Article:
What's in a name? Both parents' love, says NH court
CONCORD - A judge has the discretion to order an unmarried couple to change their child's name to reflect both parents' last names, the New Hampshire Supreme Court ruled Tuesday in a case out of Berlin.
The court said both mother and father - in high school at the time of conception - cared, loved and were committed to their child and, accordingly, the trial court had an objective basis for its conclusion that the now 3-year-old boy's full name should include both parents' surnames.
The mother, Veronica Goudreau, appealed the order out of the 1st Circuit Court-Berlin Family Division, which had approved Marital Master Ann Barber's recommendation that the child's name be changed.
According to the court decision, Goudreau and Andrew Lemieux had a relationship in high school. When she became pregnant, the couple broke up. Goudreau said Lemieux told her she was crazy for wanting to keep the child, preferred she give up the child for adoption and did not provide emotional or financial support.
Lemieux was 15 at the time. Once his son was born, his own parents, Maurice and Gisele Lemieux, filed a parenting petition with the court. Lemieux, they said, had been adjusting emotionally to the reality of being a father and was prepared, with their assistance, to accept responsibility and parent his child.
The court granted their petition; a parenting schedule was worked out. They returned to court, however, alleging Goudreau limited Lemieux's parenting time with his son, then named Alexander Bailey Goudreau, to one hour a week. A temporary parenting plan was issued, creating a regular weekly schedule for Lemieux to see his son and ordering the parents to share responsibility for making major decisions about Alexander.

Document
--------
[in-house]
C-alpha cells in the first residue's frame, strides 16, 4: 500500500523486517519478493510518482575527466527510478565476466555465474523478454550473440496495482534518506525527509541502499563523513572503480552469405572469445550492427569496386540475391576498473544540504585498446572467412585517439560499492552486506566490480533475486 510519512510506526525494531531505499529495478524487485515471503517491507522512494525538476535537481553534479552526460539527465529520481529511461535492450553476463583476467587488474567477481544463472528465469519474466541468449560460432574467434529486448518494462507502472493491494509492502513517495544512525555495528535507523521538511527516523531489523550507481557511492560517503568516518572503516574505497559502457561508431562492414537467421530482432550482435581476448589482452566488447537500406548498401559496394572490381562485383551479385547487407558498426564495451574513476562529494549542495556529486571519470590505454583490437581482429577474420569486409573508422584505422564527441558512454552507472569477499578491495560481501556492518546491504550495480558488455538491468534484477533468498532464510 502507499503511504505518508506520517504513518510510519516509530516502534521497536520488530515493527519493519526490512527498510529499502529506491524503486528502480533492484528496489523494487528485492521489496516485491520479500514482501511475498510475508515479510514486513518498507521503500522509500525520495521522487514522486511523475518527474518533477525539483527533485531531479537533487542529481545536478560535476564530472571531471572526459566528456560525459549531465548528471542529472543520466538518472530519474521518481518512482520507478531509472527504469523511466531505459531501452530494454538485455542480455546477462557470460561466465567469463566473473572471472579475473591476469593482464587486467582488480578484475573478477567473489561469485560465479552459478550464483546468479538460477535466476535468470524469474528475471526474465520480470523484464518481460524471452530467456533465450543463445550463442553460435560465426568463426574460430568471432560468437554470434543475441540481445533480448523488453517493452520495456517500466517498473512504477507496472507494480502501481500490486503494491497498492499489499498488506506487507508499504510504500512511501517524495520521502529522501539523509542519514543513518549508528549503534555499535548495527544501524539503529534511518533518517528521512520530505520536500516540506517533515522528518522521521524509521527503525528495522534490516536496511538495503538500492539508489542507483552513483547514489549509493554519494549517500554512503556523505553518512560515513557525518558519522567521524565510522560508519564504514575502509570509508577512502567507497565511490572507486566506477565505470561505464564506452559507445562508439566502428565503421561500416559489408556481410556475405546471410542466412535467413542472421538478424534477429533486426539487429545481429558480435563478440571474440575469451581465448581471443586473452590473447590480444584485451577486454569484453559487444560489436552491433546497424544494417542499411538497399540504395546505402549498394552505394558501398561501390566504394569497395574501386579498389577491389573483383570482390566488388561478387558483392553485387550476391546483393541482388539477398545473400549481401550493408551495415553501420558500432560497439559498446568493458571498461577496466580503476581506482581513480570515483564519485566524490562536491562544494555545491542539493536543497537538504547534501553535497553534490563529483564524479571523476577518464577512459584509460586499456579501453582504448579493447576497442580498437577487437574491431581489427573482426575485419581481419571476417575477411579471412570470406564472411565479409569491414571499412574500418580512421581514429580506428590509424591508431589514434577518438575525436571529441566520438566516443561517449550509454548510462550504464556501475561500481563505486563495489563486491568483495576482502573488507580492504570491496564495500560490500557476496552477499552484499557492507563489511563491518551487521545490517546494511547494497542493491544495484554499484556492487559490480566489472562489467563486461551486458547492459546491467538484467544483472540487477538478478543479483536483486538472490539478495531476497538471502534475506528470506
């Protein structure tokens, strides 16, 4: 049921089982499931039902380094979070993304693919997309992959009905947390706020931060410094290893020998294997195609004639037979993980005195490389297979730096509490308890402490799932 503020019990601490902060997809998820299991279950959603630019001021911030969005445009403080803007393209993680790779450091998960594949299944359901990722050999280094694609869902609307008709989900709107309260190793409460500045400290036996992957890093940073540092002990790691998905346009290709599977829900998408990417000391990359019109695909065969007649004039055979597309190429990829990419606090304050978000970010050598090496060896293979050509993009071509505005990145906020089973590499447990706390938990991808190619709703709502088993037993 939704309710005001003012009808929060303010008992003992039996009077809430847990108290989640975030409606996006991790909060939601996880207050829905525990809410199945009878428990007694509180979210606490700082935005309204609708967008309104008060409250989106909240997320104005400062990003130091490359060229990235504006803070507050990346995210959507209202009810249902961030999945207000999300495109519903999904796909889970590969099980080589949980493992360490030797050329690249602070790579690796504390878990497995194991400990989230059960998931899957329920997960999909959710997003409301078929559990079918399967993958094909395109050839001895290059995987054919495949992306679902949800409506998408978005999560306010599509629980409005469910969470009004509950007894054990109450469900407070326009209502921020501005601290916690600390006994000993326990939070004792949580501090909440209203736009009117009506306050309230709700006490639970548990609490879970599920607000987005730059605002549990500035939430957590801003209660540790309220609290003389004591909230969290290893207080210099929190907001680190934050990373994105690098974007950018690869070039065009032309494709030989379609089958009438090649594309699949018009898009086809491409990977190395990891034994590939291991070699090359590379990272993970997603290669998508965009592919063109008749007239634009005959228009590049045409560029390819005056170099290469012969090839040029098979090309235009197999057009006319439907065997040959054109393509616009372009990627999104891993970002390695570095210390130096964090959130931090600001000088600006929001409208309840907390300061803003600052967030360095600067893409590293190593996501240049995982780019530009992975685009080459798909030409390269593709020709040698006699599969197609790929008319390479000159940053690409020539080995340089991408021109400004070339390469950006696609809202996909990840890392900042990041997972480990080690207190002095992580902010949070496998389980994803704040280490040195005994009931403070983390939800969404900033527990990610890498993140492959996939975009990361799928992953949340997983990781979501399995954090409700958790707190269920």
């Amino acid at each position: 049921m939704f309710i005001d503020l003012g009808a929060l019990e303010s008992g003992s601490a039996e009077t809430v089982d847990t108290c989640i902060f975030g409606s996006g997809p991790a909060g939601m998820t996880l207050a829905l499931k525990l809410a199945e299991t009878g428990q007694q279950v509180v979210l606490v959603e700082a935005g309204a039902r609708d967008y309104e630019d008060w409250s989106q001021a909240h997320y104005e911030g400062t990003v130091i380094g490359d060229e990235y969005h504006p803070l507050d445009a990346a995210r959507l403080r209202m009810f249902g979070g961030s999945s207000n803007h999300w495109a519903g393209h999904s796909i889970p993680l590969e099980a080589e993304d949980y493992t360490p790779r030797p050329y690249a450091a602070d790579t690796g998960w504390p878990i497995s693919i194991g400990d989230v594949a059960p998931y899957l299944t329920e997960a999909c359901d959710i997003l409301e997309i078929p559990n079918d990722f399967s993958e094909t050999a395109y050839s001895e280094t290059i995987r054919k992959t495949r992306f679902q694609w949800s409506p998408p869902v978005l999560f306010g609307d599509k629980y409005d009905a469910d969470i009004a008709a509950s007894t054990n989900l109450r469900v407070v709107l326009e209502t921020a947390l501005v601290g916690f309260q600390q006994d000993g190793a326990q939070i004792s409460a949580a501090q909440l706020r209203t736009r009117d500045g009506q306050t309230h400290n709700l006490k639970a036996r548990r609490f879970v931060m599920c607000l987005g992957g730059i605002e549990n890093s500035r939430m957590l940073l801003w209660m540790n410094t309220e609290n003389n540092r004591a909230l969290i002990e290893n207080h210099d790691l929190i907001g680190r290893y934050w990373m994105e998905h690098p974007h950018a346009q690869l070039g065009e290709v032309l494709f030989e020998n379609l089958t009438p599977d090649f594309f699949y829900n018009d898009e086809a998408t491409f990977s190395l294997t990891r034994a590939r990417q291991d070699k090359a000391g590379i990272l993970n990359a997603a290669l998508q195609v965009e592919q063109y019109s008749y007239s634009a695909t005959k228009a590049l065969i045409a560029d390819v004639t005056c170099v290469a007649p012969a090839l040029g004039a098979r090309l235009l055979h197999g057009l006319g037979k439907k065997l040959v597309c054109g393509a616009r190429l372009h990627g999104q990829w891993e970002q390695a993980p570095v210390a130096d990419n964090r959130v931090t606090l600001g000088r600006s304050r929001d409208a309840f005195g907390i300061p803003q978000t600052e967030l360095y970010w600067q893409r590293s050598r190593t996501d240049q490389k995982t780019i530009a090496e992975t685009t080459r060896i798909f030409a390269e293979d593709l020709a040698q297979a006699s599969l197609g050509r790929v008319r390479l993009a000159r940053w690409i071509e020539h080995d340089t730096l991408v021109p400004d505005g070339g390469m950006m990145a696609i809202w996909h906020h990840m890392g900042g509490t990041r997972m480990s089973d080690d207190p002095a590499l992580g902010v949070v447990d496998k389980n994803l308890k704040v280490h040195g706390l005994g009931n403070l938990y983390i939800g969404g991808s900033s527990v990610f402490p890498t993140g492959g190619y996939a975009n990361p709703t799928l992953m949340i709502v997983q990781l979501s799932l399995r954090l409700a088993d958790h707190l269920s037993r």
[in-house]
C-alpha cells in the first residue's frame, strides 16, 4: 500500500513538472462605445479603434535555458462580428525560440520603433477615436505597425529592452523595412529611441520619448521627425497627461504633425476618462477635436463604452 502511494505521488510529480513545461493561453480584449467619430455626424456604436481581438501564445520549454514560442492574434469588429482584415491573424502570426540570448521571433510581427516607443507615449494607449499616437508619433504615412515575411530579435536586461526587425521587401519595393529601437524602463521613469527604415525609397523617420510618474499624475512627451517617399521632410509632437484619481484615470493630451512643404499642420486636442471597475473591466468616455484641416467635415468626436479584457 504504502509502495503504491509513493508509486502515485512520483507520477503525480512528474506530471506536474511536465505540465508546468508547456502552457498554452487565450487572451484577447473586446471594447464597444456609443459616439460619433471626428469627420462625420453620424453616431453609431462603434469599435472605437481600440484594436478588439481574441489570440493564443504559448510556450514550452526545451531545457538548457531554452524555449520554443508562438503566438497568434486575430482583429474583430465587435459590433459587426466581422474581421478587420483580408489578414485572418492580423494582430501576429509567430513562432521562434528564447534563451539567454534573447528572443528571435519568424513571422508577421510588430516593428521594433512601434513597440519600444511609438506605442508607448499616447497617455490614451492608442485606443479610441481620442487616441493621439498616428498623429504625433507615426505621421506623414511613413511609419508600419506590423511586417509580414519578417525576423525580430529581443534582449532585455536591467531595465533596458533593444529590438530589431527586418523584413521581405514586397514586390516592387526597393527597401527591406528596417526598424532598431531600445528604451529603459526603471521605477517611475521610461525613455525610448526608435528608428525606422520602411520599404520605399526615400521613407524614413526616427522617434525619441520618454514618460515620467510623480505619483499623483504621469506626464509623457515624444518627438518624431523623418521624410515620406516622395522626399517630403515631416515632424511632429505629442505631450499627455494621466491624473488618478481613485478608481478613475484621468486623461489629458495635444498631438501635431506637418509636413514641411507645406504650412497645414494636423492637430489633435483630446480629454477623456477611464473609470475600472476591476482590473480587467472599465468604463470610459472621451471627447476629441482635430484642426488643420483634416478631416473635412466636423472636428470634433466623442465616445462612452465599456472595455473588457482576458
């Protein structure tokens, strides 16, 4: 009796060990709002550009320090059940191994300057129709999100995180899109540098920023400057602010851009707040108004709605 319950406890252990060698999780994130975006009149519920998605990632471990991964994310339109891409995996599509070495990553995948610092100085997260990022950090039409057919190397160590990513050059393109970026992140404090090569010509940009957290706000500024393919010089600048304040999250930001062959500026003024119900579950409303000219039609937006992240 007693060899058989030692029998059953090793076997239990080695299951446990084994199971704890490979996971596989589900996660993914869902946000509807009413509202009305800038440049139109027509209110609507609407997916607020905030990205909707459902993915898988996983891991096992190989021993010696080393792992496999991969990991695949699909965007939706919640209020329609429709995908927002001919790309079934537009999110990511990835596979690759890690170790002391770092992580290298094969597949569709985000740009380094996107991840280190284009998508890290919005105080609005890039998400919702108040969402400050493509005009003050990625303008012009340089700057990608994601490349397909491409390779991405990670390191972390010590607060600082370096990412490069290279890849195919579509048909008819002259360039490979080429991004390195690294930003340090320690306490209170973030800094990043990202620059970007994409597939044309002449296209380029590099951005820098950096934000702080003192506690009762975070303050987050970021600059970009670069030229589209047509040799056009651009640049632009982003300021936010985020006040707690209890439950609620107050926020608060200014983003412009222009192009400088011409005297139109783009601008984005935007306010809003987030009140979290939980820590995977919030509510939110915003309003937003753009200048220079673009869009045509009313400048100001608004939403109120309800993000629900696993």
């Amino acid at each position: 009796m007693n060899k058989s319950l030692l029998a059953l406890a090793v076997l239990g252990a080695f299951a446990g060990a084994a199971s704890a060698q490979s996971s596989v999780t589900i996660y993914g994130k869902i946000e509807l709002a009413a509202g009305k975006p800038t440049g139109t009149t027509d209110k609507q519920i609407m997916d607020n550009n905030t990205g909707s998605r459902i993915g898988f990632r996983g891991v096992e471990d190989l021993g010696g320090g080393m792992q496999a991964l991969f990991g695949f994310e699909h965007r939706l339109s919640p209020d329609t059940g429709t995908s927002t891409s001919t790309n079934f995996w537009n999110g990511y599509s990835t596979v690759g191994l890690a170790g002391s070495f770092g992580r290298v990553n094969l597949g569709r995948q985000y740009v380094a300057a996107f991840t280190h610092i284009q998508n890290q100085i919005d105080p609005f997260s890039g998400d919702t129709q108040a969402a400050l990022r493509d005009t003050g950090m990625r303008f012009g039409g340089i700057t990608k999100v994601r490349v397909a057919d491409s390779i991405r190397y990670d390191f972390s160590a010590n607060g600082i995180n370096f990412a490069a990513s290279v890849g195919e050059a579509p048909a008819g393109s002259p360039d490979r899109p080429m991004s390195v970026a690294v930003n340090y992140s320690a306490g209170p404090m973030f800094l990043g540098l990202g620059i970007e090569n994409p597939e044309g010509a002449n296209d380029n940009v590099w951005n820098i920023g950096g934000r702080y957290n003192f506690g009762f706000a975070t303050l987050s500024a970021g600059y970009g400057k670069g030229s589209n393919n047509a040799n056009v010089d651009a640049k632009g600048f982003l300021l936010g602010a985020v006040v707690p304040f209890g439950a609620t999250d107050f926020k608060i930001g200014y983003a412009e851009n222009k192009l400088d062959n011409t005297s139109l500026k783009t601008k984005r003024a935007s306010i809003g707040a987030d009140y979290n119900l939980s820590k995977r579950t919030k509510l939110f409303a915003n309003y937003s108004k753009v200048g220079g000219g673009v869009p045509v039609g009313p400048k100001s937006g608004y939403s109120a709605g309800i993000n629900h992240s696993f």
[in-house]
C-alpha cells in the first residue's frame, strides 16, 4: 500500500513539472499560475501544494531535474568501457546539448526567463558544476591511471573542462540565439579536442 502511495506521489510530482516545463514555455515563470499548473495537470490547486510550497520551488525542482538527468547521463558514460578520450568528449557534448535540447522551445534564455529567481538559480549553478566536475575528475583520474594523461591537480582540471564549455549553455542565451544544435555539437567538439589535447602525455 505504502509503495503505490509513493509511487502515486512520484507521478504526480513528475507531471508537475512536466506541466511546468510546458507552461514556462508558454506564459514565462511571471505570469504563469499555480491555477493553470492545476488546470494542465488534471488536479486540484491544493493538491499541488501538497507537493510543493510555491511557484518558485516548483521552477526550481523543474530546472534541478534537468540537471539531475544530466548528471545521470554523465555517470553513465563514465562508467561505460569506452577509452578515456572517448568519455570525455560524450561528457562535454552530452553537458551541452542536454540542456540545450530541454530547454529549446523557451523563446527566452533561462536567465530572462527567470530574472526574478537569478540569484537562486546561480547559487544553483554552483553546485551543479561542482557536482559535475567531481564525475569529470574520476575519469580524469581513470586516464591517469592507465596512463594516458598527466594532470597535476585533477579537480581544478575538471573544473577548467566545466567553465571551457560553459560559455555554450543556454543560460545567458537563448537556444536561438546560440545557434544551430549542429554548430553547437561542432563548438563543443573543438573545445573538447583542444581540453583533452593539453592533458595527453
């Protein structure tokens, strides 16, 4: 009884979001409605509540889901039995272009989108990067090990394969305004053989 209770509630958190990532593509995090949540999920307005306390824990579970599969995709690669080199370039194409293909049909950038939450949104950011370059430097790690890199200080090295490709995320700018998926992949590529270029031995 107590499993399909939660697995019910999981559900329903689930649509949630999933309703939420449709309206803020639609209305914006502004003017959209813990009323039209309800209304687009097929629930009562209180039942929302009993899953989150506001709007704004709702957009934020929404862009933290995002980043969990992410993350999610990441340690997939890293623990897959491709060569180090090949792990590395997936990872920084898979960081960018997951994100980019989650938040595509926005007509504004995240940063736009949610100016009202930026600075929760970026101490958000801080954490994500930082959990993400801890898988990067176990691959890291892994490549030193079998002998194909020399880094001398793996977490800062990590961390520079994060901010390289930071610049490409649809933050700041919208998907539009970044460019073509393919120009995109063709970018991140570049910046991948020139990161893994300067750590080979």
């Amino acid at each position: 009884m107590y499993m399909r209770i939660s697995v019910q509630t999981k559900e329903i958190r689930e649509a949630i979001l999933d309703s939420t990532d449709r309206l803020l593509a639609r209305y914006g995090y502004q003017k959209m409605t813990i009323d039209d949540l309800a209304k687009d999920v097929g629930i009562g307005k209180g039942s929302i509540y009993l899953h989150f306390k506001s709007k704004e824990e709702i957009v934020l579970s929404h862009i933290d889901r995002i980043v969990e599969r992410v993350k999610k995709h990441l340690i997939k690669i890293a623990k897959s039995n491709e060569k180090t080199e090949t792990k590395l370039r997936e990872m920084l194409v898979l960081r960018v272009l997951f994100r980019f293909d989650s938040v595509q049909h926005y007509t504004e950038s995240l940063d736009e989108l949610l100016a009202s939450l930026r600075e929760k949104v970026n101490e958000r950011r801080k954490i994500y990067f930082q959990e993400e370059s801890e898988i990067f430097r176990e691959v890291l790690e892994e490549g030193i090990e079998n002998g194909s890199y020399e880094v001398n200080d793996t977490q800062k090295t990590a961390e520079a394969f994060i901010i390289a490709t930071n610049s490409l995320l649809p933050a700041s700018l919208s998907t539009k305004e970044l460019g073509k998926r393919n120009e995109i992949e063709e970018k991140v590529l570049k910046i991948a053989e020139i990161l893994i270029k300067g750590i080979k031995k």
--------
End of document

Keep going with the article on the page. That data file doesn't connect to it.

When Alexander was about 14 months old, Maurice and Gisele Lemieux filed a petition requesting Alexander's name be changed to Alexander Bailey Lemieux.
Goudreau objected, saying she deserved just as much as Lemieux to have her son have her surname.
Lemieux testified he was conflicted at first about becoming a father but was now "very satisfied with the road (he) chose, really getting to know (his) son."
The judge ordered the name be changed to Alexander Goudreau Lemieux.
"Andrew Lemieux's commitment to Alexander should be demonstrated in Alexander's name, as should Veronica Goudreau's," the court wrote.
Goudreau appealed, arguing the "best interest" standard applied by the trial court is vague, undefined and arbitrary and that the standard "usually reflects the custom of giving a child its father's surname, and therefore reflects sexist social conventions."
The Supreme Court, in a decision written by Justice Robert Lynn, said the court did not "accept the mother's negative characterization of the best interest standard. The standard's elasticity is a virtue, not a sign of arbitrariness."
The court also rejected the mother's contention that the best interest standard reflects sexist social conventions, as well as her request that the state follow New Jersey's statute, which decided the name chosen by the custodial parent is in the child's best interest.
Such a presumption, the Supreme Court noted, could result in bias in favor of maternal surnames, since the U.S. Census Bureau reports that 82.2 percent of custodial parents are mothers.